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Young Chinese tourists flocking to M'sia despite 'inauspicious' month
Publication Date : 20-08-2013
Despite the Chinese belief that it is a bad time to travel during the Hungry Ghost month, many young travellers from China still flock to Johor in south peninsular Malaysia, keeping the state government’s target to increase tourists from there on track.
“The target to increase the number of Chinese tourists in the state this year is very much on track, as tourists are still thronging destinations around the state,” said Johor Domestic Trade, Tourism and Consumer Affairs Committee chairman Tee Siew Kiong.
He said the state government had been focusing to tap China’s growing tourist market as Johor received about 1.1 million Chinese tourists last year.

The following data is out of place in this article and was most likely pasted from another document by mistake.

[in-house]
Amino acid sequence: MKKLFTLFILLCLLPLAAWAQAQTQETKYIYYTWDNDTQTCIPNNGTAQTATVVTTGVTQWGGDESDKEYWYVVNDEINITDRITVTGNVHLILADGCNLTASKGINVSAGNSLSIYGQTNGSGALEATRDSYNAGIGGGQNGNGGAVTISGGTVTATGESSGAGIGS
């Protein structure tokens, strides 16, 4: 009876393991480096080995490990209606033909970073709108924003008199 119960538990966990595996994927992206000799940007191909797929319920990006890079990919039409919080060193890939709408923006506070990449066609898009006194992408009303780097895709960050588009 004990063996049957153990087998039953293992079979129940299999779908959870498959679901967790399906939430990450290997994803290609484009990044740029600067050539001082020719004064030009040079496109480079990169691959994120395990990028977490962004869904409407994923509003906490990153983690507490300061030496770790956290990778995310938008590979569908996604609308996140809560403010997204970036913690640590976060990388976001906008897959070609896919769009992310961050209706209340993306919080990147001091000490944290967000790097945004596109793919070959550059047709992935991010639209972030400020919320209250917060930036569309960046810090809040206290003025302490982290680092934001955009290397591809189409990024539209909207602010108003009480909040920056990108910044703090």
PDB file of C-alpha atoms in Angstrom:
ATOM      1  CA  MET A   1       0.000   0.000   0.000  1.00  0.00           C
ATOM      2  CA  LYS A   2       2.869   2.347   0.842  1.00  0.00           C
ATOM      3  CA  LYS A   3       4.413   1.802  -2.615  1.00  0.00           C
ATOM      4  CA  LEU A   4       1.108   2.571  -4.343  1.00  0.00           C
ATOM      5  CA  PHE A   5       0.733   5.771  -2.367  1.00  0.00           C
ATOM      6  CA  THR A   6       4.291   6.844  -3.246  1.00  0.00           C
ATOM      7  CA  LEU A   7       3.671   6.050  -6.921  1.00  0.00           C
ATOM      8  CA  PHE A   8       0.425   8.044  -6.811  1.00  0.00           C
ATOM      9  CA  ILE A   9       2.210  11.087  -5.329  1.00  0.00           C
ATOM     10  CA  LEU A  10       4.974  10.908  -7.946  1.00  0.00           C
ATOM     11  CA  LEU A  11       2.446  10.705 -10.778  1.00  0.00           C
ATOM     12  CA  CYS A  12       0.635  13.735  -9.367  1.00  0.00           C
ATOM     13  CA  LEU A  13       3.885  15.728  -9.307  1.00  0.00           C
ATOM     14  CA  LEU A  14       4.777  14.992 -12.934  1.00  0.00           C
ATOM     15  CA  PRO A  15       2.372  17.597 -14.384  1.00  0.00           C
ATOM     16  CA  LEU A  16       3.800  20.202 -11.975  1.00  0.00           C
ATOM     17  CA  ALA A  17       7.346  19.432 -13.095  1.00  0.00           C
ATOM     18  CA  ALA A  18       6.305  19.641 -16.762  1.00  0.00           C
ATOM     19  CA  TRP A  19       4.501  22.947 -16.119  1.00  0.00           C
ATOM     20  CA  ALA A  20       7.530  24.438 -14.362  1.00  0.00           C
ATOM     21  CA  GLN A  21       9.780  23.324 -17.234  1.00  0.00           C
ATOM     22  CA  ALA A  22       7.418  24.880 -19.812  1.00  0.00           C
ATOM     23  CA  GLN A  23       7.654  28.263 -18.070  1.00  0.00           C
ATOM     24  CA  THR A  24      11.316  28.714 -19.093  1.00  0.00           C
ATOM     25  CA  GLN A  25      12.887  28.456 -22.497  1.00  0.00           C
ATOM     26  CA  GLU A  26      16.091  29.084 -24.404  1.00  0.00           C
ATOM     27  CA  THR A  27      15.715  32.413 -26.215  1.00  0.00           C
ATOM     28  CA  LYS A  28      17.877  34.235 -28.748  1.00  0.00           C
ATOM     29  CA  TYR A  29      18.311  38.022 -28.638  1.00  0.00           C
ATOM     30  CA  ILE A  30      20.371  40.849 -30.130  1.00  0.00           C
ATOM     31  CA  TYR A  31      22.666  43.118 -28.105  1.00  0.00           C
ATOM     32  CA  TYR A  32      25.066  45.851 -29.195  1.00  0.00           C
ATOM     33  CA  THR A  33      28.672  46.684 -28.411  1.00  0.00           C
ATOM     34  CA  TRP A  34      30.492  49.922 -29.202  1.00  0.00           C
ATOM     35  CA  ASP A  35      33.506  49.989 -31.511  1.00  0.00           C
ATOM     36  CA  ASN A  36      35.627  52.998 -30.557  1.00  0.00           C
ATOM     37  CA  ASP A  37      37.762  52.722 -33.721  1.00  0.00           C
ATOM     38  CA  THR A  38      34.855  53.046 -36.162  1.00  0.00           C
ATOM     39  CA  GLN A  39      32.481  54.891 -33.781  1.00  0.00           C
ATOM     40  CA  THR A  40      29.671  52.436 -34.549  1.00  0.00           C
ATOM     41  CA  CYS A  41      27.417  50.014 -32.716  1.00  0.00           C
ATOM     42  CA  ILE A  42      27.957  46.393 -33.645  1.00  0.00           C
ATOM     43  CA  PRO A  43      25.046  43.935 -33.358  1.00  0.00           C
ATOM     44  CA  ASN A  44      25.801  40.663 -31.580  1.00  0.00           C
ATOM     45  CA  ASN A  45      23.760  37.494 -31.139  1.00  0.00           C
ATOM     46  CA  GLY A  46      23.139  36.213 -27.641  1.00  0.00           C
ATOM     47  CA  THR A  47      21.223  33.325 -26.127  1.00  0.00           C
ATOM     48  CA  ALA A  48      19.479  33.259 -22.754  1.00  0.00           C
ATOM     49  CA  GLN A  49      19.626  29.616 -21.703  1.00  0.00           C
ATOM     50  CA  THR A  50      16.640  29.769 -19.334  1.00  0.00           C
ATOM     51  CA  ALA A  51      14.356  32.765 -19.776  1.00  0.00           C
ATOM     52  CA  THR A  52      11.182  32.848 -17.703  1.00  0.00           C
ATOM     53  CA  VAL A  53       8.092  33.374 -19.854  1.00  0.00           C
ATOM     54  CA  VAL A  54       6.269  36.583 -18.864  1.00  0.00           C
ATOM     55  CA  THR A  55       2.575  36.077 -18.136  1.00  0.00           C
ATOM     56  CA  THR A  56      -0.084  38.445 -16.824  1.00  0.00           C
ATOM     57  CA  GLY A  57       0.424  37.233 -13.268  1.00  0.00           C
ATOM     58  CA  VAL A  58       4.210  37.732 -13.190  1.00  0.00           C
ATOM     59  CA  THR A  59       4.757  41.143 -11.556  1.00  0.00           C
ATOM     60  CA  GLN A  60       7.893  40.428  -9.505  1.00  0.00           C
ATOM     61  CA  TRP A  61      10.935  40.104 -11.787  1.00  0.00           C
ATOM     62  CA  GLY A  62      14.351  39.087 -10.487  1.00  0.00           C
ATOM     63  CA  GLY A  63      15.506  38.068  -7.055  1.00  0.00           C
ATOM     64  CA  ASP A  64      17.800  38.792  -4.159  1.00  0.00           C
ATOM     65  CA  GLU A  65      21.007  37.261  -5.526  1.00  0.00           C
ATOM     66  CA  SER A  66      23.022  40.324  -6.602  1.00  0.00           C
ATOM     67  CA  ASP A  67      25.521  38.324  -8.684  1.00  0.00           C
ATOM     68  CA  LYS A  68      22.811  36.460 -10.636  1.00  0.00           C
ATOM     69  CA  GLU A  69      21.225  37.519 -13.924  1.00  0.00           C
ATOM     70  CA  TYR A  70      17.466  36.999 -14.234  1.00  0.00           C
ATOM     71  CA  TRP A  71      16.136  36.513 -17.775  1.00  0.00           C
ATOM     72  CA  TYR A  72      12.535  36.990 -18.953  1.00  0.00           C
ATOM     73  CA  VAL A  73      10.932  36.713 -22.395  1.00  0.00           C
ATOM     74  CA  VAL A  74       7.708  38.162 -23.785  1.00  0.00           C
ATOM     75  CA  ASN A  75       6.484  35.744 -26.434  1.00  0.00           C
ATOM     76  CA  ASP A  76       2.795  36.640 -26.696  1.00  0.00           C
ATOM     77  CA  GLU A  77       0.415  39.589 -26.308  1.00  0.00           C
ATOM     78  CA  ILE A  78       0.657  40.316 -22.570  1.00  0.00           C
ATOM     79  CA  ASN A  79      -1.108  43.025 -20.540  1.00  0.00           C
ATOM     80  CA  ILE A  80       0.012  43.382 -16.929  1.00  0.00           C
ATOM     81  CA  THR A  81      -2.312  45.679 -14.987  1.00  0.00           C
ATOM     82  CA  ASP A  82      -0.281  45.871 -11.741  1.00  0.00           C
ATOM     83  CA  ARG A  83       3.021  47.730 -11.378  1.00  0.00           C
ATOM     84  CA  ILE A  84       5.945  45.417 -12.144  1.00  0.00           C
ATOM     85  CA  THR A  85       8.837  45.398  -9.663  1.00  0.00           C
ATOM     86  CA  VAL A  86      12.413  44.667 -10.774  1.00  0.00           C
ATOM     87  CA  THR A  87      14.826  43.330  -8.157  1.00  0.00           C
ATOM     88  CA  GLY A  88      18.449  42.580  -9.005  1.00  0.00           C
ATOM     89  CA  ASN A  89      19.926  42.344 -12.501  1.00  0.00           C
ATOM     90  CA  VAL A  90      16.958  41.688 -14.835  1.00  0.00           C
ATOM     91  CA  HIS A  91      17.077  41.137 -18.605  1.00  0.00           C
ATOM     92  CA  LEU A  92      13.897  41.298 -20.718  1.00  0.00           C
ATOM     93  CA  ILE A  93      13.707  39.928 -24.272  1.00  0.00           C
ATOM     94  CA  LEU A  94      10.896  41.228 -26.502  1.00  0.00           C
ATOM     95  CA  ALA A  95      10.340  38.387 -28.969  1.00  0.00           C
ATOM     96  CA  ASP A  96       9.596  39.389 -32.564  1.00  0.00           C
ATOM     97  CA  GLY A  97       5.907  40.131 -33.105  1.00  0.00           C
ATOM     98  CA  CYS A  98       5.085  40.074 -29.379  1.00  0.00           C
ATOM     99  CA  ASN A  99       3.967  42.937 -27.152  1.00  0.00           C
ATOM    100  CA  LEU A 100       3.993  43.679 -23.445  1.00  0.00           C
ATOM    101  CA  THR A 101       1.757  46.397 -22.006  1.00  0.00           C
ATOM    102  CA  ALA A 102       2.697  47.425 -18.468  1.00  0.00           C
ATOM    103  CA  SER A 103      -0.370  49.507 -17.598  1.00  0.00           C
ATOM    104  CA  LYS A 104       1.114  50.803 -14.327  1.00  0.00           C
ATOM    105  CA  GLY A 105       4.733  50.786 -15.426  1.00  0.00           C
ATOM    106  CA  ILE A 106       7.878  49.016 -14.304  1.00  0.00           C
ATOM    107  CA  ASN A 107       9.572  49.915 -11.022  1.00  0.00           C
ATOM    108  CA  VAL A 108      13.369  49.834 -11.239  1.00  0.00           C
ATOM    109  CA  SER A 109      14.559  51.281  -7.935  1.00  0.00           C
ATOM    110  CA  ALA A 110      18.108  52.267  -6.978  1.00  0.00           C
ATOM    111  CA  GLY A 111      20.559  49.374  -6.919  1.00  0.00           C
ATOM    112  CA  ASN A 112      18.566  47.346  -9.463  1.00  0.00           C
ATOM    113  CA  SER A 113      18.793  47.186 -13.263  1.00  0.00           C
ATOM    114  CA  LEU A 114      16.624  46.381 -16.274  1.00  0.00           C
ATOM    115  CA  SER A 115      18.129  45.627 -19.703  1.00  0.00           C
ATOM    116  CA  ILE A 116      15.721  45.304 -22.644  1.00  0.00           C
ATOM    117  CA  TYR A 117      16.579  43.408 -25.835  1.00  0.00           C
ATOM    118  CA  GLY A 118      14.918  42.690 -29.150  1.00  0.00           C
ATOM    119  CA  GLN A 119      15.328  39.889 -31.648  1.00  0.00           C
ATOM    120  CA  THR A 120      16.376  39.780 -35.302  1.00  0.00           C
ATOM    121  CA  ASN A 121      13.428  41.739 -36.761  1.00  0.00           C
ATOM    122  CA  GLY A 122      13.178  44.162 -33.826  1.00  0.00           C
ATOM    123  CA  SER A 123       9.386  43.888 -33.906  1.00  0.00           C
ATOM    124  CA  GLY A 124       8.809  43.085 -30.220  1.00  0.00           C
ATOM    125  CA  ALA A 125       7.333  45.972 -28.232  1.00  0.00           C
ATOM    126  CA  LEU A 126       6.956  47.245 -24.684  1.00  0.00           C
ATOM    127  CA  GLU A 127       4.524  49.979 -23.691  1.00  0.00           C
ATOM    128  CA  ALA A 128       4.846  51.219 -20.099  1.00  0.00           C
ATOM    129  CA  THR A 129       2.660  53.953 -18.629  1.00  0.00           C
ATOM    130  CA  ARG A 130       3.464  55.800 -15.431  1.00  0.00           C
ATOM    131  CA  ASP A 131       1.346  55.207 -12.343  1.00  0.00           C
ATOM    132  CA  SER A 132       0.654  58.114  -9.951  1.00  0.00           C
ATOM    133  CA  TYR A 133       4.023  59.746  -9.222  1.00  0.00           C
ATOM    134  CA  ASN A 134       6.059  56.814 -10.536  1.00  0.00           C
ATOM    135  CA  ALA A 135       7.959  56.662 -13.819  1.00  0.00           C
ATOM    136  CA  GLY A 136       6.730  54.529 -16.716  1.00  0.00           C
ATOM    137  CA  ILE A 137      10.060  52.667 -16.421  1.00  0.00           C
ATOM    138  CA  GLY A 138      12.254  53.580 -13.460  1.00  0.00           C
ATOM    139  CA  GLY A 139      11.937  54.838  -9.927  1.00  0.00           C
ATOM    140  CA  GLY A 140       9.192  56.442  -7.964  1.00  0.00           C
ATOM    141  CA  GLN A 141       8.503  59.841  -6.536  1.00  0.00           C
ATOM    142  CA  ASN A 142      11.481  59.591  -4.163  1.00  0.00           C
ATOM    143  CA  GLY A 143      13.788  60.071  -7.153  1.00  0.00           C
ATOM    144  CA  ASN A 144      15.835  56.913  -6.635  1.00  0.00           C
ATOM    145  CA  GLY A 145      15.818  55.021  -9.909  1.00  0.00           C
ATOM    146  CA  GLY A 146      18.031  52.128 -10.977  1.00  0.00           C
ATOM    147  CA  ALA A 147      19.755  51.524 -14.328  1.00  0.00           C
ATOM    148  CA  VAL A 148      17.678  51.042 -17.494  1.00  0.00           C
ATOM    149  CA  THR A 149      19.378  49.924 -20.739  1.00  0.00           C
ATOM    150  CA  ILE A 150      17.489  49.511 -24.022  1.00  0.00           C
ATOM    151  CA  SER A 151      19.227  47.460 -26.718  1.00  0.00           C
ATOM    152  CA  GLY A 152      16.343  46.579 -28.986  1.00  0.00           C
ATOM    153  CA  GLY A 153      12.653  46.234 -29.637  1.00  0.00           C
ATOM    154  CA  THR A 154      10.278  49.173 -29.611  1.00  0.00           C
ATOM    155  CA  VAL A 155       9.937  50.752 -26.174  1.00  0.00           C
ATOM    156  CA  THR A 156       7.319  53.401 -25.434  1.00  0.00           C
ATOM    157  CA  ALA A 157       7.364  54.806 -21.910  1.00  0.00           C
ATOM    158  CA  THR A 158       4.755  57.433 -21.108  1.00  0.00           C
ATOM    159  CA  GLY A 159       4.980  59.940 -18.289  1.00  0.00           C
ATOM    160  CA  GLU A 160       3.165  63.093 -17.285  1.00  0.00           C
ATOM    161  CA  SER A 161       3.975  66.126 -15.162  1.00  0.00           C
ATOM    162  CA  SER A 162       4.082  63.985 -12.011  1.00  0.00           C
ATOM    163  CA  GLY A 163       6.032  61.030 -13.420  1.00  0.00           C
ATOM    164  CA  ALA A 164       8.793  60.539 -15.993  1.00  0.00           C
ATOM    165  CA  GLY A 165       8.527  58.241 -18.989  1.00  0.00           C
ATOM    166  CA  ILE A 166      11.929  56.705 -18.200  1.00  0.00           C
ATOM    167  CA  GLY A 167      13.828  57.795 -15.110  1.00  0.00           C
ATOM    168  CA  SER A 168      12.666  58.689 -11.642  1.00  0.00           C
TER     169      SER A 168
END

“There was a slight decrease in the number of Singaporean tourists during this period,” he said, referring to the Hungry Ghost month, generally regarded to be an inauspicious month for the Chinese to plan for any "hei" (Cantonese for auspicious) events such as weddings and holidays.
Malaysia Tour Guides Council president Jimmy Leong said bookings for domestic and international tours and holiday trips also had not been affected.
“Bookings during the Hungry Ghost month have been steadily increasing yearly compared to previous years, as the belief is no longer observed by most of the young travellers,” he said.
Leong added that it was a Chinese belief that there were higher chances of mishaps during this period due to wandering “mischievous spirits”.
“Business is as usual as tourists from China, Taiwan, Hong Kong and even Singapore are still flocking into the country for vacations,” he said.
He added that many younger travellers would book their travels and grab the opportunity to go for a holiday as long as there were good deals.